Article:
|Color||Transparent to translucent, usually green, less often colorless, yellow, blue to violet, pink, brown.|
|Crystal habit||Tabular, prismatic crystals, massive, compact or granular|
|Crystal system||Hexagonal dipyramidal (6/m)|
|Cleavage|| indistinct,  indistinct|
|Fracture||Conchoidal to uneven|
|Mohs scale hardness||5 (defining mineral)|
|Luster||Vitreous to subresinous|
|Diaphaneity||Transparent to translucent|
|Optical properties||Double refractive, uniaxial negative|
|Refractive index||1.634–1.638 (+0.012, −0.006)|
|Pleochroism||Blue stones – strong, blue and yellow to colorless. Other colors are weak to very weak.|
|Ultraviolet fluorescence||Yellow stones – purplish-pink, which is stronger in long wave; blue stones – blue to light-blue in both long and short wave; green stones – greenish-yellow, which is stronger in long wave; violet stones – greenish-yellow in long wave, light-purple in short wave.|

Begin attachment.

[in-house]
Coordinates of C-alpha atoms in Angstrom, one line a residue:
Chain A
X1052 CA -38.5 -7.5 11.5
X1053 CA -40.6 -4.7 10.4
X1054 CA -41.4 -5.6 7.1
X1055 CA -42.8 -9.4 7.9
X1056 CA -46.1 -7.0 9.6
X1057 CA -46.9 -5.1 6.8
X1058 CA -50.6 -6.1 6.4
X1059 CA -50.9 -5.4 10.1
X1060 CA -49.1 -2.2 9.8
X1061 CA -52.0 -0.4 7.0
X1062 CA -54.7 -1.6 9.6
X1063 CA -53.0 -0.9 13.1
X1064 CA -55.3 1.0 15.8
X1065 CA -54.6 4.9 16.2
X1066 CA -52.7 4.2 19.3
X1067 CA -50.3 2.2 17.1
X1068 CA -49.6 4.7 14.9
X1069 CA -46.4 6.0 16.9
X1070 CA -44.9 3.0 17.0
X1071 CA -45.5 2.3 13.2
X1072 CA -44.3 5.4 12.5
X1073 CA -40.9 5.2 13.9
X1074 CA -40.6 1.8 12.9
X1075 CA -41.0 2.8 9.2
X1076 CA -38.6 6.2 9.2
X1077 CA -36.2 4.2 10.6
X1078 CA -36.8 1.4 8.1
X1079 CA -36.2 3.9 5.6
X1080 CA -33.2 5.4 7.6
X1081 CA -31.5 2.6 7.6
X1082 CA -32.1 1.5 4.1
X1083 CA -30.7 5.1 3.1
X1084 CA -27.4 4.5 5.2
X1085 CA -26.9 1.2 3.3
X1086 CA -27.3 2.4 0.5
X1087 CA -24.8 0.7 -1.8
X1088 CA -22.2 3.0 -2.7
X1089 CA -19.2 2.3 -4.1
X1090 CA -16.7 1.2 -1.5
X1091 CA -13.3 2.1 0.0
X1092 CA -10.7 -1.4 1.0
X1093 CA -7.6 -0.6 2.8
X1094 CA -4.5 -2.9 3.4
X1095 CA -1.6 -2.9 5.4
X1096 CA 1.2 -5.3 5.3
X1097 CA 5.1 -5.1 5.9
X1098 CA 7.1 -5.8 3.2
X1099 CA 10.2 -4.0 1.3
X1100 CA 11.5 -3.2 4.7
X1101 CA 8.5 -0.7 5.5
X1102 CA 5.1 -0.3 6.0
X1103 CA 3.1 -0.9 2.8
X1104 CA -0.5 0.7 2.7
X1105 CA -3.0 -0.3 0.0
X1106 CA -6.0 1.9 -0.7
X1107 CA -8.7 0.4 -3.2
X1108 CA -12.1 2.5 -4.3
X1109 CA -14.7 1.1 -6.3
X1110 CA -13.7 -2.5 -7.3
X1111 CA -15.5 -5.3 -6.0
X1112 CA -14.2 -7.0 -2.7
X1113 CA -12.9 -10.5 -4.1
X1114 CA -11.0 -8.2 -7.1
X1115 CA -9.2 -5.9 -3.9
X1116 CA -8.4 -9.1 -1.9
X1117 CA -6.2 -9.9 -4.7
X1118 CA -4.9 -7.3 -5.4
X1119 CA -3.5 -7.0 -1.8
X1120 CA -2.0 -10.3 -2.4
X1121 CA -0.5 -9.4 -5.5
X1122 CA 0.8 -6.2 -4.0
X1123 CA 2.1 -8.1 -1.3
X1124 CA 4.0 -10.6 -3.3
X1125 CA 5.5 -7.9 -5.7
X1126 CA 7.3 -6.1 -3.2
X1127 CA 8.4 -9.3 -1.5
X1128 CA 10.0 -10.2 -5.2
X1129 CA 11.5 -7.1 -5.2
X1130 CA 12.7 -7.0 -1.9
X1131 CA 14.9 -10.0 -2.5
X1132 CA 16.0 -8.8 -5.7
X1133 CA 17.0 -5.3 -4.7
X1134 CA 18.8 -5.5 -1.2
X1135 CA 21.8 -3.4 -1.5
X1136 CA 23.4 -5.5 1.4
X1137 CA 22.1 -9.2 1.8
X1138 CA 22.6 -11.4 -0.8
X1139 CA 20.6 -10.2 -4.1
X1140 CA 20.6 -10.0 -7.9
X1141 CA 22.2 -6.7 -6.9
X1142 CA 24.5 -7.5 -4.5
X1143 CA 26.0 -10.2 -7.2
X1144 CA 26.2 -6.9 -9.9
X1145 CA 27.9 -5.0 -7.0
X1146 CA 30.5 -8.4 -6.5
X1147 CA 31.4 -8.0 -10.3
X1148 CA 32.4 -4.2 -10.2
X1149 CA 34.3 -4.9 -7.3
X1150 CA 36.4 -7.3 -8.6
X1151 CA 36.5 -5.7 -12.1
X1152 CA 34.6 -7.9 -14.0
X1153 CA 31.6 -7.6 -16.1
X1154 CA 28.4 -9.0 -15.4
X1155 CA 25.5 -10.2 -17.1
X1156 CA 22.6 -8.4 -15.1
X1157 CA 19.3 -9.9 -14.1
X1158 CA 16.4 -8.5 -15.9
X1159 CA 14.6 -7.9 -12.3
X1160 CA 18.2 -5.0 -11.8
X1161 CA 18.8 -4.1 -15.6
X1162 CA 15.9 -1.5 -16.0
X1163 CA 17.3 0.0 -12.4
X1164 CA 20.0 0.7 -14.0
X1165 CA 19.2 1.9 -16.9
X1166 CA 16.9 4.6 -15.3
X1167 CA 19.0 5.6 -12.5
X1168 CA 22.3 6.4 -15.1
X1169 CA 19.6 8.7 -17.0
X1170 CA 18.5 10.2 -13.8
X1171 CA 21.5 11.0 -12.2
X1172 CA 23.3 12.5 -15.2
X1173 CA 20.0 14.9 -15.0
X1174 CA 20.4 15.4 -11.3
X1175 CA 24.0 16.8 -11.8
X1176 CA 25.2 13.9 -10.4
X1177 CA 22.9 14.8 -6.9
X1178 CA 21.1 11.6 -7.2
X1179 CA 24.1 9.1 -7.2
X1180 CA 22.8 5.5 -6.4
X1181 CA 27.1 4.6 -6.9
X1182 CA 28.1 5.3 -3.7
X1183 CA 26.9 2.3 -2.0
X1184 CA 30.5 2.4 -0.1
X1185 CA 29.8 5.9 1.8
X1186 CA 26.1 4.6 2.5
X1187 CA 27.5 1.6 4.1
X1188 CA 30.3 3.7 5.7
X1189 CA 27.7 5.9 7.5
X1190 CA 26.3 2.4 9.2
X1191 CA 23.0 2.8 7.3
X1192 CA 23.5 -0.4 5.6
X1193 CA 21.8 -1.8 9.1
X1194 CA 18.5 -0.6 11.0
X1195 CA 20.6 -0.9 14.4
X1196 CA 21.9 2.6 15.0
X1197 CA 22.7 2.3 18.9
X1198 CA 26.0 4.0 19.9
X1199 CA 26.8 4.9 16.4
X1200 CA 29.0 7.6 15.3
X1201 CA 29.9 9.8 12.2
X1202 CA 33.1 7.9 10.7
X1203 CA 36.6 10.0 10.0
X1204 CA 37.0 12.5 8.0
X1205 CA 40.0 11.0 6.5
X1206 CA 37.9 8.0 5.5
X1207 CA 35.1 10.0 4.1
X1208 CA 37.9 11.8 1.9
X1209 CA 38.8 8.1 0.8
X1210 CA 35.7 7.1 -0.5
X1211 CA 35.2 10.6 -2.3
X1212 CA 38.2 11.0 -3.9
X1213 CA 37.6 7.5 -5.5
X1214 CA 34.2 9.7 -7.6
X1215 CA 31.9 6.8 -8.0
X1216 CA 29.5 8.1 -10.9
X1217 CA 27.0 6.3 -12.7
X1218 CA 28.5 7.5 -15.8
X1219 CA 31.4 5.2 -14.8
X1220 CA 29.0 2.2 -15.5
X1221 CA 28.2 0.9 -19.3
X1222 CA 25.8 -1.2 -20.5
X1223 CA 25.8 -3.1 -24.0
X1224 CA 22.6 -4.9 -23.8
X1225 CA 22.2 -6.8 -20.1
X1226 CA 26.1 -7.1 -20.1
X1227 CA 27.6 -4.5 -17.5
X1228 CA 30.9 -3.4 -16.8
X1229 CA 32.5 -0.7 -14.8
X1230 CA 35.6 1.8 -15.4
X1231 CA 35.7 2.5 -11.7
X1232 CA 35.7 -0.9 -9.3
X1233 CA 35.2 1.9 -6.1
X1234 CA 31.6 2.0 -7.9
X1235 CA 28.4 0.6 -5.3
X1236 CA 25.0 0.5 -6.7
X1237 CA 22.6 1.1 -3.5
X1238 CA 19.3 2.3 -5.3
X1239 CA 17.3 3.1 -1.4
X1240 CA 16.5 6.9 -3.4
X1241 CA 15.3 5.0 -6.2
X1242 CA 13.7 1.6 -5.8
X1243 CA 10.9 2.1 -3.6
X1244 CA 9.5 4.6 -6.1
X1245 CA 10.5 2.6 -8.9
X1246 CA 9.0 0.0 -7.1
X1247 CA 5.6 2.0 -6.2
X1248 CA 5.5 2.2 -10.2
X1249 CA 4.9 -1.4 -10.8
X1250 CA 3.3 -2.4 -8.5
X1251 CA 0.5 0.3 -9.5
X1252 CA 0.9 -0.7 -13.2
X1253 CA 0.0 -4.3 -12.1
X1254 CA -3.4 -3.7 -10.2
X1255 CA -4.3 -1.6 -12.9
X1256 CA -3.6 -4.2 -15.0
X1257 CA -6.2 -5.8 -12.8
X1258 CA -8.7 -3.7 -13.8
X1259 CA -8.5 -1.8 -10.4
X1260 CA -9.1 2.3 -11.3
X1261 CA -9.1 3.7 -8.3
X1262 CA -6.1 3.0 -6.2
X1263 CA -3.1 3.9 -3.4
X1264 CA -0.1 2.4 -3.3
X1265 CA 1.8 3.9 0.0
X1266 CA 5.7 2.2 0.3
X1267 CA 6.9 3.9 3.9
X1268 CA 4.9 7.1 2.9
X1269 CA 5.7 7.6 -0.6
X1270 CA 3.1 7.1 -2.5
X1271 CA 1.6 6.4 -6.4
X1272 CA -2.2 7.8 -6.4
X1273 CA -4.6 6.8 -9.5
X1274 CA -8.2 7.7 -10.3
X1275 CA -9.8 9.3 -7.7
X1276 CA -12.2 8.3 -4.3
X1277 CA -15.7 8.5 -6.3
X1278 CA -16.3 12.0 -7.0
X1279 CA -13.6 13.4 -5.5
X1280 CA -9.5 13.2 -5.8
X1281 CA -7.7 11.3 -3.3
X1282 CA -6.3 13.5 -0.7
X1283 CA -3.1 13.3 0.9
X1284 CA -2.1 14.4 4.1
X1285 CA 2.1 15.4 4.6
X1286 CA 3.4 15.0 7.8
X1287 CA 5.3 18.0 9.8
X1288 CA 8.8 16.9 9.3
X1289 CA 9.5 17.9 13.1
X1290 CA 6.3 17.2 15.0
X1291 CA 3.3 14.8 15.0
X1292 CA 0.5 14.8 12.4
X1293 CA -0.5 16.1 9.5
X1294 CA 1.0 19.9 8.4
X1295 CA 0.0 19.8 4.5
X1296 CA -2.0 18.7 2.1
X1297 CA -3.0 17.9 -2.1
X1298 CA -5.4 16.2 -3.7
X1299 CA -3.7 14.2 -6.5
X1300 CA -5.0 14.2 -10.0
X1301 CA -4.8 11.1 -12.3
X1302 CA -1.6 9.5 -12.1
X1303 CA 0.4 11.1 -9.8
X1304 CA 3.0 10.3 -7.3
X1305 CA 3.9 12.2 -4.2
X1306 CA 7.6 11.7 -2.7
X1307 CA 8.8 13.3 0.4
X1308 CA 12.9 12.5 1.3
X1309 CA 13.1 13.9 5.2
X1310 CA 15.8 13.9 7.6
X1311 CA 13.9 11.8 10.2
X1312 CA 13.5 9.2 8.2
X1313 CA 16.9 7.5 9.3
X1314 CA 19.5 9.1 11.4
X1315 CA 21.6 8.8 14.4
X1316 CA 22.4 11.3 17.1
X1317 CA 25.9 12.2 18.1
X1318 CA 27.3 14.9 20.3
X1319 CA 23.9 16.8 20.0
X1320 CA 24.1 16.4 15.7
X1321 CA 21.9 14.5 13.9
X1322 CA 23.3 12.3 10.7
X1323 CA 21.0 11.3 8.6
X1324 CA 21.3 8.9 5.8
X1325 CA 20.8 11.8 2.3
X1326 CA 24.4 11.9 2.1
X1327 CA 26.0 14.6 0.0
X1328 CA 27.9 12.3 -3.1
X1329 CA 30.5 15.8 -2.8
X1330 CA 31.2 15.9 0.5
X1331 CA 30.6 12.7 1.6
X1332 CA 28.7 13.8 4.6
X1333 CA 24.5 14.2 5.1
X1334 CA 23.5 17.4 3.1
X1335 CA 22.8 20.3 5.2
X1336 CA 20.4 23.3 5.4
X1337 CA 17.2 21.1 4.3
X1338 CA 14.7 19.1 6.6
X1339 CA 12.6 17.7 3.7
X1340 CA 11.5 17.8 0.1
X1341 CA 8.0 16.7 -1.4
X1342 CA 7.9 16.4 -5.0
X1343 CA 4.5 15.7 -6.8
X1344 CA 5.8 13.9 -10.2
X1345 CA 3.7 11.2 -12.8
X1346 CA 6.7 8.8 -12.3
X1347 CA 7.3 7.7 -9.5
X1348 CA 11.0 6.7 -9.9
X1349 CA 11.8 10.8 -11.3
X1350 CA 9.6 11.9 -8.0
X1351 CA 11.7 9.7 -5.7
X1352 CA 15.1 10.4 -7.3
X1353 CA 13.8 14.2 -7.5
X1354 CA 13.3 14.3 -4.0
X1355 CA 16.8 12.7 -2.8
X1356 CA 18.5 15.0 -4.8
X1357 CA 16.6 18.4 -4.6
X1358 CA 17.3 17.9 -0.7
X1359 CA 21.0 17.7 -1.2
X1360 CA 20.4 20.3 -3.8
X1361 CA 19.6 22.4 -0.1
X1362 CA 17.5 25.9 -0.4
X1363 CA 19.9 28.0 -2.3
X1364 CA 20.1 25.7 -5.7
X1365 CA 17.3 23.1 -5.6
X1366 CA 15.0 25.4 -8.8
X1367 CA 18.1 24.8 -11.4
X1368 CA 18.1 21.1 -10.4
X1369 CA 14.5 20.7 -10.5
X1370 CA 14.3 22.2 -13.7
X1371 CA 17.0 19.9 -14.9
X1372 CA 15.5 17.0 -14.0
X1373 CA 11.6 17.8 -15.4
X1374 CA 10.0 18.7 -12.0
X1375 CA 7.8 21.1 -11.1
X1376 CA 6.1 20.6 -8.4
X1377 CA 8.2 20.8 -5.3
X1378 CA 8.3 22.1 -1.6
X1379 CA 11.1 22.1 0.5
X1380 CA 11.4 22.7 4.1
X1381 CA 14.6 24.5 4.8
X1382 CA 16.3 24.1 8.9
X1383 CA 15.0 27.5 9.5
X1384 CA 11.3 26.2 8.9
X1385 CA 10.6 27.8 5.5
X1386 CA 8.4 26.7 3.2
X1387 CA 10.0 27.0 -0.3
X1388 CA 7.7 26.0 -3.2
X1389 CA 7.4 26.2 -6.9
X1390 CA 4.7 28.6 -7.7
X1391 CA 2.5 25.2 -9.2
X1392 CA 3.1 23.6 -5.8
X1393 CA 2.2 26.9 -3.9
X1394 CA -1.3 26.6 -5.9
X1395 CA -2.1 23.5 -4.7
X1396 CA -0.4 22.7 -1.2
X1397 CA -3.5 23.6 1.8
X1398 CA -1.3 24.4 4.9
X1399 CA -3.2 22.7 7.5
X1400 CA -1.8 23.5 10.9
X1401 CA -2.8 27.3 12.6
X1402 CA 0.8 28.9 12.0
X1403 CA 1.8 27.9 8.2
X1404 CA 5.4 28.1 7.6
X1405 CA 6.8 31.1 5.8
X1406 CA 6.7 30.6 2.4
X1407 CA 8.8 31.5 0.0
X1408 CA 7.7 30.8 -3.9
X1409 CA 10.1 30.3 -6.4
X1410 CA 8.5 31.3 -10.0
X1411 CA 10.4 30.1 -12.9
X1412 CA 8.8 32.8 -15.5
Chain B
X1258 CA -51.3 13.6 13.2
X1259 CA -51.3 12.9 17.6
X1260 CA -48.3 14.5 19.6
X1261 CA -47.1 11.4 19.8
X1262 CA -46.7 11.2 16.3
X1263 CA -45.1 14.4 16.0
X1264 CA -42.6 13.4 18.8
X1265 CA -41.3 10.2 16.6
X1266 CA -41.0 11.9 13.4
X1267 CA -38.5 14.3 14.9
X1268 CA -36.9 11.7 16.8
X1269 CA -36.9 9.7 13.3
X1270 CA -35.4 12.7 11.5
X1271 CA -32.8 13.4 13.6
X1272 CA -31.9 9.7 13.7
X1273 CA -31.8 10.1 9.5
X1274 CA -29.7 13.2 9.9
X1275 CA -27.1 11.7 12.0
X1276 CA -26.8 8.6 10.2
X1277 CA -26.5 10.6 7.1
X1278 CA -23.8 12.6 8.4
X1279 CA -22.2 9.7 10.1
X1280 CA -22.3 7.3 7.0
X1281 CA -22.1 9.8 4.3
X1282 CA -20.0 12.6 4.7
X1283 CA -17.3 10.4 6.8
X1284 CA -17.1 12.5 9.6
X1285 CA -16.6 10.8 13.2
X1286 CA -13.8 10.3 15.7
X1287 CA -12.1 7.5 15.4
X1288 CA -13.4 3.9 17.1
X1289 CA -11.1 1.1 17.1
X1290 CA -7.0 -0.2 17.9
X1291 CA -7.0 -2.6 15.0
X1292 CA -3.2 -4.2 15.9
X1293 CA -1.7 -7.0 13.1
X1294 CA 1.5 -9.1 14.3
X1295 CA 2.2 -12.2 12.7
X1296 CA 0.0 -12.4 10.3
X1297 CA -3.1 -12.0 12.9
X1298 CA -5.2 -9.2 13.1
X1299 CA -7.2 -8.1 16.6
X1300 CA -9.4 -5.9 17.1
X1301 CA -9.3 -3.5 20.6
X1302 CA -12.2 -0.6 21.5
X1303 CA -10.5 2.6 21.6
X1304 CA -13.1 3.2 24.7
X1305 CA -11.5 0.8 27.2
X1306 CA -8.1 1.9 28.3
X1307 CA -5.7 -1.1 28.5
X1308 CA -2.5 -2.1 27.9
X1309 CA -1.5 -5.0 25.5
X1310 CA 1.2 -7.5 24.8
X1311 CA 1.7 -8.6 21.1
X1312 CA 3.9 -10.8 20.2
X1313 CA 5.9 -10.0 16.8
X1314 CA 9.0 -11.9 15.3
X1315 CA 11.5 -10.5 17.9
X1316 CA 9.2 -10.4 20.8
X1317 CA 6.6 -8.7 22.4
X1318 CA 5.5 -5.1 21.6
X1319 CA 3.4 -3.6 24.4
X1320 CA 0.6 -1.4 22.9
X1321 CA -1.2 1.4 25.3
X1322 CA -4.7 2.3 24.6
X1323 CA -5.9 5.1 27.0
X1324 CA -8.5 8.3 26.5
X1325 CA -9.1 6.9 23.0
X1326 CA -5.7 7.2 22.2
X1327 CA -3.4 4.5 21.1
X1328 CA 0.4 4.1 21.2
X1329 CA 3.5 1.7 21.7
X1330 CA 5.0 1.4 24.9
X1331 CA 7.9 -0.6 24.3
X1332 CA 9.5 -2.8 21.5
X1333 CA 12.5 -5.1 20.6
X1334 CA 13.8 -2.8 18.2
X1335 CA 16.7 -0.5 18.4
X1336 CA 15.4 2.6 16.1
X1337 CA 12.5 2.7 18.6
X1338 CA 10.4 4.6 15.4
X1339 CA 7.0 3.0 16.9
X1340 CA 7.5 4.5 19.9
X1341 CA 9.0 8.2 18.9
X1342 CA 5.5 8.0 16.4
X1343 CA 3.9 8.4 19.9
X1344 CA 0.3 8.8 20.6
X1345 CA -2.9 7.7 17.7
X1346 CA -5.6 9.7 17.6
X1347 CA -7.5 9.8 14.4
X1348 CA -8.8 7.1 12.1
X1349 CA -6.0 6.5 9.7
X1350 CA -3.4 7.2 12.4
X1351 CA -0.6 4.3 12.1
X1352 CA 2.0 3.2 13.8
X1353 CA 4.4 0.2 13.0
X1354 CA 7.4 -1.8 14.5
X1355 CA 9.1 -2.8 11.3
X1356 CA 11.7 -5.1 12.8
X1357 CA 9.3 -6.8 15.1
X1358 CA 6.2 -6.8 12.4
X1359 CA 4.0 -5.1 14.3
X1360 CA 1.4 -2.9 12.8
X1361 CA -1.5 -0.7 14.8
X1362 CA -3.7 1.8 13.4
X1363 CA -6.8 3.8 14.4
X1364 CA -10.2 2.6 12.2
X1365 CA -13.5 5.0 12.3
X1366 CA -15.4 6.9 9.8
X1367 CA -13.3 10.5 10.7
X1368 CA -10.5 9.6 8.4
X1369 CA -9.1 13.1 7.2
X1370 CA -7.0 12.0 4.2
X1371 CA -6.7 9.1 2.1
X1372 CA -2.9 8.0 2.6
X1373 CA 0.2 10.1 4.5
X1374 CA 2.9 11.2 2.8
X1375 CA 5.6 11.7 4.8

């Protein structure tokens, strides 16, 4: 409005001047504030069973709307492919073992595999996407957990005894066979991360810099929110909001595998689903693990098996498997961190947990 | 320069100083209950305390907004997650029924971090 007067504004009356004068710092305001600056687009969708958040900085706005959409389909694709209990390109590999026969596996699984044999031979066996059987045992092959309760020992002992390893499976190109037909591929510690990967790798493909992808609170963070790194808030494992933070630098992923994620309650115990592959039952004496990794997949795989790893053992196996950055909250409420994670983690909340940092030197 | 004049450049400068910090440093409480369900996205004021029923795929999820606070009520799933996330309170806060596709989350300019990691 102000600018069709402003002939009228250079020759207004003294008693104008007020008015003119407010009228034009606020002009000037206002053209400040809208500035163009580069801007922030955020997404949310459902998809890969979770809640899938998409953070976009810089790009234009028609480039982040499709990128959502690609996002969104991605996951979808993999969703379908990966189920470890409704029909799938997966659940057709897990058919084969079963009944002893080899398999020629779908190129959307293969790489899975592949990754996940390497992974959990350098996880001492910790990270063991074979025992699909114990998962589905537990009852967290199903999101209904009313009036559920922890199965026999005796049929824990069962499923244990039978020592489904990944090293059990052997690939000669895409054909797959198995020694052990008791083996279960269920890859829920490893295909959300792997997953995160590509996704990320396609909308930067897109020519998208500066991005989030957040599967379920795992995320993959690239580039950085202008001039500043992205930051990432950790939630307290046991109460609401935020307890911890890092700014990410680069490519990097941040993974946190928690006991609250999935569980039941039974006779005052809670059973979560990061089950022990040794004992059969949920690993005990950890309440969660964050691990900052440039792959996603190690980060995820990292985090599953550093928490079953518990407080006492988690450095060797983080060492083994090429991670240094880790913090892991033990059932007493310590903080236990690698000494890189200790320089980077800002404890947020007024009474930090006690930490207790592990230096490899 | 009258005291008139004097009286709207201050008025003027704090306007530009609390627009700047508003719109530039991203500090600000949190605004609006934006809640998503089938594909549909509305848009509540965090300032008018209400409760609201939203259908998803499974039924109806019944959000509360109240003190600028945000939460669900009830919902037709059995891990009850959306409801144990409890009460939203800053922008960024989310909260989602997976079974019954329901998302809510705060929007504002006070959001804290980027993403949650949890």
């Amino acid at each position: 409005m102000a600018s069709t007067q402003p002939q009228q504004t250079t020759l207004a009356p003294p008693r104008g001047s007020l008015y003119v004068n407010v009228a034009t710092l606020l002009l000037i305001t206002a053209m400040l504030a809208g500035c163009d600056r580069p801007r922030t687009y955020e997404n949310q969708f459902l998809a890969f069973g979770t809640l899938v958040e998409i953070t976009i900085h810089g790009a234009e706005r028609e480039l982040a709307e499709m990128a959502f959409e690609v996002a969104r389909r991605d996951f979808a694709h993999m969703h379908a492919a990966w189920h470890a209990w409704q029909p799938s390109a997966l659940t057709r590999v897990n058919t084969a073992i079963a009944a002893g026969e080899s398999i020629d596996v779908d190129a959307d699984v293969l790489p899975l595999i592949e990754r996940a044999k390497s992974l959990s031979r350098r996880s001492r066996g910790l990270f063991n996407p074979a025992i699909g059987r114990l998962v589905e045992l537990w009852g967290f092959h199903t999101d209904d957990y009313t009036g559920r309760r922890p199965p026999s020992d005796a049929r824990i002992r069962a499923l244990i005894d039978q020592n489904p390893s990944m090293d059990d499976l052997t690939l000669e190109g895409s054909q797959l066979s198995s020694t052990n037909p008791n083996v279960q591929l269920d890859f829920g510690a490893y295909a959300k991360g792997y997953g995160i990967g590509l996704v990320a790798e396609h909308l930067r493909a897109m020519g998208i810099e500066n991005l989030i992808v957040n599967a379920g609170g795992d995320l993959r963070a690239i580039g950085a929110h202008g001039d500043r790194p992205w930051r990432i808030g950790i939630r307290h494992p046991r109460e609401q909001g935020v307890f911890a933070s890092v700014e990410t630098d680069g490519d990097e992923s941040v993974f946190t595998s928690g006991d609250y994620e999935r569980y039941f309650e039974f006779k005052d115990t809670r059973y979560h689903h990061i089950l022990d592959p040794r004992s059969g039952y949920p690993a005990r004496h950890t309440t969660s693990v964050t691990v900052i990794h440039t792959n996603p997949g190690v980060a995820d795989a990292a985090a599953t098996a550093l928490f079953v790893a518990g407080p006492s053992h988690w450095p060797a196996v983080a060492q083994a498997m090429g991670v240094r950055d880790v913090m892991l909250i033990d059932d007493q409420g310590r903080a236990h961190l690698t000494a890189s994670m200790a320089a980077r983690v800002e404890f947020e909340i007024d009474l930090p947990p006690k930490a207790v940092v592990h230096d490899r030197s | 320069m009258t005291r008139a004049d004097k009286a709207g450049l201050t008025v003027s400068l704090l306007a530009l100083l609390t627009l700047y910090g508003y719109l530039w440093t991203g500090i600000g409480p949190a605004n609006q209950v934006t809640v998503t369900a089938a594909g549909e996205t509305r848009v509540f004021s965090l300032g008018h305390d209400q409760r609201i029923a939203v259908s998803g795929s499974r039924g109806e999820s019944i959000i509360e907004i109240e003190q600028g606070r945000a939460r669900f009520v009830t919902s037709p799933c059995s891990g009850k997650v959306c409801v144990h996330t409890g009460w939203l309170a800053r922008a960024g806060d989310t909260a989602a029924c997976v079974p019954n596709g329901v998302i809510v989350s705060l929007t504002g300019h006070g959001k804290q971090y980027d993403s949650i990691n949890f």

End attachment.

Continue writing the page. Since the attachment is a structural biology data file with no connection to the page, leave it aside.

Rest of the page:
Apatite is characteristic of biological systems. It is one of a few minerals produced and used by biological micro-environmental systems. It hardness defines 5 on the Mohs scale. Hydroxyapatite is the main component of tooth enamel and bone mineral.
Much bone material is in a relatively rare form of apatite. In this form most of the OH groups are absent, and there are many carbonate and acid phosphate substitutions.
Fluorapatite (or fluoroapatite) is more resistant to acid attack than is hydroxyapatite. In the mid-20th century it was discovered that communities whose water supply naturally contained fluorine had lower rates of dental caries. Fluoridated water allows exchange in the teeth of fluoride ions for hydroxyl groups in apatite. Similarly, toothpaste often includes a source of fluoride anions (e.g. sodium fluoride, sodium monofluorophosphate).